80.03

OPINION NO. 80-3

A member (the Member) of the Maryland Industrial Development Financing Authority (MIDFA or the Authority) has asked whether it is a violation of the Maryland Public Ethics Law to continue serving on the Authority since an attorney whose practice involves the occasional representation of MIDFA applicants has recently joined the Member's law firm.

MIDFA is established as part of the Department of Economic and Community Development (DECD) by §266J—266cc of Article 41 of the Maryland Code. MIDFA was created to encourage the establishment of industrial facilities, to promote favorable economic conditions for retaining existing facilities, and to encourage local non-profit development corporations and local governmental units in their efforts to stimulate business growth in their communities.

The Authority consists of seven voting members appointed by the Secretary of DECD with the approval of the Governor and two ex-officio members, the State Treasurer and the Secretary of DECD. The seven voting members are non-compensated but are reimbursed for expenses.

MIDFA encourages economic growth by approving and insuring certain industrial mortgage loans which satisfy the socio-economic requirements of the MIDFA Act. The primary requirement for approval, and therefore MIDFA participation, is that the project demonstrate that it will create new jobs and expand the governmental unit's tax base. Approval also depends, in part, upon the financial condition of the company and the collateral value of the land, building and equipment being financed.

A business may obtain a MIDFA insured loan by requesting local government participation. Mortgage insurance is available for mortgages applied for by local governmental units which use the proceeds to acquire land and construct facilities which are then leased to private users.

Since interest on obligations of local governmental units is tax-exempt, the savings can be passed along to private tenants. A business may also elect the option of arranging a mortgage loan directly with a lender at prevailing rates.

The applicant, the firm or corporation which wishes to establish an industrial facility, must submit with an application form a letter of intent from a bank and from a local subdivision if the applicant has requested local government participation.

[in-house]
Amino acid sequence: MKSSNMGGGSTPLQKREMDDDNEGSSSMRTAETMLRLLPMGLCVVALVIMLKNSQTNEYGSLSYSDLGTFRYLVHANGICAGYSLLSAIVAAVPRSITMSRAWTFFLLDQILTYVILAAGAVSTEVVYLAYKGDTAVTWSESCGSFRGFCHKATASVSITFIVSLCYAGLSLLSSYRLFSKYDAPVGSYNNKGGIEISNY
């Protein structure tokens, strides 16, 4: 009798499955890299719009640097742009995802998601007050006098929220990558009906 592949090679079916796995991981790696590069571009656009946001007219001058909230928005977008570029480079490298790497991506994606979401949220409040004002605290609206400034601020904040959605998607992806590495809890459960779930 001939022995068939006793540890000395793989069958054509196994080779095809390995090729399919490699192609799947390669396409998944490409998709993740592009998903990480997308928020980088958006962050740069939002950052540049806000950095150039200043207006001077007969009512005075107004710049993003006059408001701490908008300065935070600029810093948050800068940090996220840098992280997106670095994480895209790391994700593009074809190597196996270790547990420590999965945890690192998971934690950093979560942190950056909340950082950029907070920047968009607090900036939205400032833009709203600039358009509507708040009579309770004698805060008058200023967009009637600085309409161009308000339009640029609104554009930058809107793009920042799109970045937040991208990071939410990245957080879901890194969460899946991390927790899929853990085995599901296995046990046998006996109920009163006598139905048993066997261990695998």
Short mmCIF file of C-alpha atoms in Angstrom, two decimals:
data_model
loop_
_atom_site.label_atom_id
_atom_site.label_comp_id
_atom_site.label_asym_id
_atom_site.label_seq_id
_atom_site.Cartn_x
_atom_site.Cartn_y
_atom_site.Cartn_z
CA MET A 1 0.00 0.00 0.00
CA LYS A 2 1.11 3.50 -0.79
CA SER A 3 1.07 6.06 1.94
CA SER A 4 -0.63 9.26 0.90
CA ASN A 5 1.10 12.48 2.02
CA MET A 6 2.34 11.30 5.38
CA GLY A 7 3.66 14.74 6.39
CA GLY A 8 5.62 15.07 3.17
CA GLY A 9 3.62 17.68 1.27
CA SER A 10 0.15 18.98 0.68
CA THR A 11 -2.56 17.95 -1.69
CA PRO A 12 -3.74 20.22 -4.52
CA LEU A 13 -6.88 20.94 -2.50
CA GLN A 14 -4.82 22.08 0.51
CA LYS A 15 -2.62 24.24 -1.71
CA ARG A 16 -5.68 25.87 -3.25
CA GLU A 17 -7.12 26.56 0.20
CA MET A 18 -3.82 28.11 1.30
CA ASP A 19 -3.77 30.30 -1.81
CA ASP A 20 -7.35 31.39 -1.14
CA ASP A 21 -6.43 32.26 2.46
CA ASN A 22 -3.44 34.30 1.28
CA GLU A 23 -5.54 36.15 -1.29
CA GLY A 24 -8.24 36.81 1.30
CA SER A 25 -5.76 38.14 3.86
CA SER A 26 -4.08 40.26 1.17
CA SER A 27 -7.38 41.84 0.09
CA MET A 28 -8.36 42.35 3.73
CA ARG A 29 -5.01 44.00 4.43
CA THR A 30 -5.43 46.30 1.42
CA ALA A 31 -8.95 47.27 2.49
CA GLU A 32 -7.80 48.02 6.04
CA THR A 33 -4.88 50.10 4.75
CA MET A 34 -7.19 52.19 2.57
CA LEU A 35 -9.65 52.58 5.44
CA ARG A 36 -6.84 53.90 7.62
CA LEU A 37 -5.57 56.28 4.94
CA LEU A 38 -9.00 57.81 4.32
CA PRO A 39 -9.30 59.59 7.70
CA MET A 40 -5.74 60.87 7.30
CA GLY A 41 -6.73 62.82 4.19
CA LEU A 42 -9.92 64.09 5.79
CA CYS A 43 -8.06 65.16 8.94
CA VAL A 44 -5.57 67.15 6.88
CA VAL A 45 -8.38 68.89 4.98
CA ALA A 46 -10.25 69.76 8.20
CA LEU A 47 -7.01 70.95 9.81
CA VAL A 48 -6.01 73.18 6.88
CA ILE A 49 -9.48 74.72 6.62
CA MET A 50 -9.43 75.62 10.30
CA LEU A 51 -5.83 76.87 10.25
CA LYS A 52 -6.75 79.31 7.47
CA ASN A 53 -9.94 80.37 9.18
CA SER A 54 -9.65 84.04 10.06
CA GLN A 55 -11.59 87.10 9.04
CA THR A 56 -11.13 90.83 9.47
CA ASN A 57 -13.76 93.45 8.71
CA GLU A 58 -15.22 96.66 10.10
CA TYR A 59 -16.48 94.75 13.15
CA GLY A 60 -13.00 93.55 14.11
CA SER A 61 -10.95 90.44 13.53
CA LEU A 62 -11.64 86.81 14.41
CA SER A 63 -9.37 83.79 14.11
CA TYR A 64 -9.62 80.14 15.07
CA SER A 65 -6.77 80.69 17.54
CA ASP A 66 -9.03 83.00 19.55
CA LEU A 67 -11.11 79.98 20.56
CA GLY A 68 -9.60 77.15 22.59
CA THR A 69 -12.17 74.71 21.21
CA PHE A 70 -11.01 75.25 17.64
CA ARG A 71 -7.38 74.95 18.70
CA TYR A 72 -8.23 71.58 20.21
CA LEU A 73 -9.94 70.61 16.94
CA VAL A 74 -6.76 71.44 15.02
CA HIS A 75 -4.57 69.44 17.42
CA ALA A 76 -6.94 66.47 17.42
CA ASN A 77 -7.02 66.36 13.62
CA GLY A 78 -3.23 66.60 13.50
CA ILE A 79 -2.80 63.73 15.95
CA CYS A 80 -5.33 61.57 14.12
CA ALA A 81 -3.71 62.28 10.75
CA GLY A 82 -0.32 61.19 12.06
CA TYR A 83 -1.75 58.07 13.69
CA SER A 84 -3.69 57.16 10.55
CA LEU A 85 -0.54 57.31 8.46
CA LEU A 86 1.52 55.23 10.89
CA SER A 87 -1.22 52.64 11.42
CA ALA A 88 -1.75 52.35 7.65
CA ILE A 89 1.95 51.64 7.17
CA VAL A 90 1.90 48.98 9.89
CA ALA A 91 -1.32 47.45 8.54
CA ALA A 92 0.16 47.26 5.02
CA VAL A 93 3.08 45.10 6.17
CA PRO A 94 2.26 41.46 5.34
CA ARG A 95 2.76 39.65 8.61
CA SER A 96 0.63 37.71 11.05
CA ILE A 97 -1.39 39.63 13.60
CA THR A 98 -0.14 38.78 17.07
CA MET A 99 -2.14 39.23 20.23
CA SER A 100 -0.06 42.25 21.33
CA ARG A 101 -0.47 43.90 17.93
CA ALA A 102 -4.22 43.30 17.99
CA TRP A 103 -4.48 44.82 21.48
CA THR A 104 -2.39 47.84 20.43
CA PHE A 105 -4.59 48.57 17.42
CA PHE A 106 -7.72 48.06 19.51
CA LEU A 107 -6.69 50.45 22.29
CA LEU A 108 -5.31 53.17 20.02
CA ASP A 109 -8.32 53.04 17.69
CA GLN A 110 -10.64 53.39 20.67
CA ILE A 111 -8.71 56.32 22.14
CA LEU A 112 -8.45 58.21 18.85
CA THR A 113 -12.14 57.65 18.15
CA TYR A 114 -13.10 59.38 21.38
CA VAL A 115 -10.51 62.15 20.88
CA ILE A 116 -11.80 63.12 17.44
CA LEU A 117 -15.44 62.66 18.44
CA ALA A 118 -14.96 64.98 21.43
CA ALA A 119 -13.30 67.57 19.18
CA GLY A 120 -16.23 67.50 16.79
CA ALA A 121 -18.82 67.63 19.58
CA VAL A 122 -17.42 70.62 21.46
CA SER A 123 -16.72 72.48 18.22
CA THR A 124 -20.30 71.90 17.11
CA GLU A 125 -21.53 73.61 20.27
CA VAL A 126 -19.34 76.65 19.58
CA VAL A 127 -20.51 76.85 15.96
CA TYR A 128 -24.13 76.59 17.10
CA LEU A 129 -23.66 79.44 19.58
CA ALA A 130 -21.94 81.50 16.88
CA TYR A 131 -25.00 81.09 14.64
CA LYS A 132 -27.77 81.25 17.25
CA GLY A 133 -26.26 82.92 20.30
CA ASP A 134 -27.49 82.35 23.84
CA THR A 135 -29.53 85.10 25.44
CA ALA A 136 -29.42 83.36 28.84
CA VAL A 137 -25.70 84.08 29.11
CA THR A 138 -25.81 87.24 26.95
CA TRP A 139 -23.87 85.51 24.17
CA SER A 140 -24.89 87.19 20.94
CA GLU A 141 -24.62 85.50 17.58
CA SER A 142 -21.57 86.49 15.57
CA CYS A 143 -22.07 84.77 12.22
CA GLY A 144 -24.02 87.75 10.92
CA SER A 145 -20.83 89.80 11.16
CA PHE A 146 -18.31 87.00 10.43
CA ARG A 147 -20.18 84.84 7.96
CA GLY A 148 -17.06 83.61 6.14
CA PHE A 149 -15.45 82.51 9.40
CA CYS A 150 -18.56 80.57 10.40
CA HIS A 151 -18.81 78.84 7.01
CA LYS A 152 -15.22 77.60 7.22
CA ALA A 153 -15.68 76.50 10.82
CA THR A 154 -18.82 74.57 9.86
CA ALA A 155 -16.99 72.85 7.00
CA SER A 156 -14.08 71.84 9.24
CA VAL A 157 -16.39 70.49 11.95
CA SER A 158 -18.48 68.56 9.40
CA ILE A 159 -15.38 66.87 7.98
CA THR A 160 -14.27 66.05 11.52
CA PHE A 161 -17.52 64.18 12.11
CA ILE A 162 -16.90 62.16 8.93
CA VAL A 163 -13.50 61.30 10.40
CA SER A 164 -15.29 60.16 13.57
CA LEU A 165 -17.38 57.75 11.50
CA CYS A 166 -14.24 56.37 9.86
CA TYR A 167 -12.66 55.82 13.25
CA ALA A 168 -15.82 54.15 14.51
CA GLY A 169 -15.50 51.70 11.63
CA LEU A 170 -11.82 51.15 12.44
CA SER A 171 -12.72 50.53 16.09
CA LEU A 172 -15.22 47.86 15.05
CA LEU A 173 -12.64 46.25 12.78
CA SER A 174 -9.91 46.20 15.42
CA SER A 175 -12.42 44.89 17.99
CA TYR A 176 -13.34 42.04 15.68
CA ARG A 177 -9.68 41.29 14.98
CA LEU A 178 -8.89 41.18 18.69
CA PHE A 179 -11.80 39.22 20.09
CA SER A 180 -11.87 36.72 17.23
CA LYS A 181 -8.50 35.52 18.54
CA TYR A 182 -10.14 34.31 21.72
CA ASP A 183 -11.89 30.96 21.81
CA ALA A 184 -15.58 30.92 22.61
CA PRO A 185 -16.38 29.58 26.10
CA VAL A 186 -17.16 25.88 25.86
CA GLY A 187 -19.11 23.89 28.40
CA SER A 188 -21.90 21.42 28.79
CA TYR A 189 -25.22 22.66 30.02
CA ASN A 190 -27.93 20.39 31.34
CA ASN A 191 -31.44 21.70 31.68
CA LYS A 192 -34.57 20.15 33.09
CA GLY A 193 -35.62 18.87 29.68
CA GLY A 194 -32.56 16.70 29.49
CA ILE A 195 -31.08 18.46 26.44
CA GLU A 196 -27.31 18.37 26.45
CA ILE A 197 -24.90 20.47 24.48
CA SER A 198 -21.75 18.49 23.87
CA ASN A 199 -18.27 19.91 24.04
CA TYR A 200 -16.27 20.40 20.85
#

The MIDFA staff holds conferences with the applicant, the applicant's attorney and accountant and representatives of the lender to gather enough statistical information so that it can make a recommendation concerning eligibility, i.e., whether the socio-economic impact of the project is sufficient to warrant approval.

The application is then sent to each member of the Board of the Authority with the summary and recommendation of the representative of the staff. Thereafter, the application is discussed by the members of the Authority at a meeting.

The Member has informed us that the Authority will rarely reject an application if the staff has recommended approval. Occasionally the staff will make no recommendation and the decision then rests solely with the Authority.

The Member who appeared at the hearing has served on the Authority for approximately seven years. He has informed us that on three or four occasions during that period of time an office client made application for a MIDFA guaranteed loan. On none of those occasions was the client represented by the Member's firm and on each of those occasions the Member disqualified himself from discussing or voting on the application.

On July 1, 1979, an attorney joined the Member's firm who, in the past, has represented MIDFA applicants and intended to represent them in the future. Five days after the attorney joined the firm the Member requested an opinion from this Commission. In his letter he stated that he would disqualify himself from any matter in which the attorney and therefore his law firm was involved and asked whether disqualification was sufficient to satisfy the requirements of the law. He also stated at the hearing that he and his firm would be willing to segregate the MIDFA clients' fees so that those fees would not be included in the earnings of the firm from which he derived his income.

The provisions of the Code involved are 3-101(a), (a)(1), and (a)(2) and 3-103(a). Section 3-101(a), (a)(1), and (a)(2) require an official or employee to disqualify himself from any participation in a matter if he has an interest therein or if a business entity in which he has either a direct financial interest or employment interest is involved. Section 3-103(a), in relevant part, prohibits an official or employee from being employed by or having an interest in any entity which is negotiating a contract with that government agency. We have recently discussed the interplay between §3-101(a), the "disqualification" provision and §3-103(a), in Opinion 79-1. As we explained in that opinion, if an economic interest is prohibited by §3-103(a), disqualification, under §3-101(a) with respect to any matter concerning that interest, does not cure the conflict.

We find §3-103(a) is directly applicable to the circumstances here. The Member clearly has an economic interest in the total earnings of his professional association, i.e. his law firm, regardless of the fee arrangement set by his firm. The law firm, by representing an applicant for a MIDFA guaranteed loan, is "an entity negotiating a contract" with MIDFA.(1) Therefore, §3-103(a), by its terms, proscribes the law firm's representation so long as the Member retains his position. Mr. Finney agrees with this result inasmuch as he believes that the member is in fact "employed by" the professional association which is his law firm, and because he believes that partners in law firms generally are "employed by" those firms, within the meaning of §3-103(a).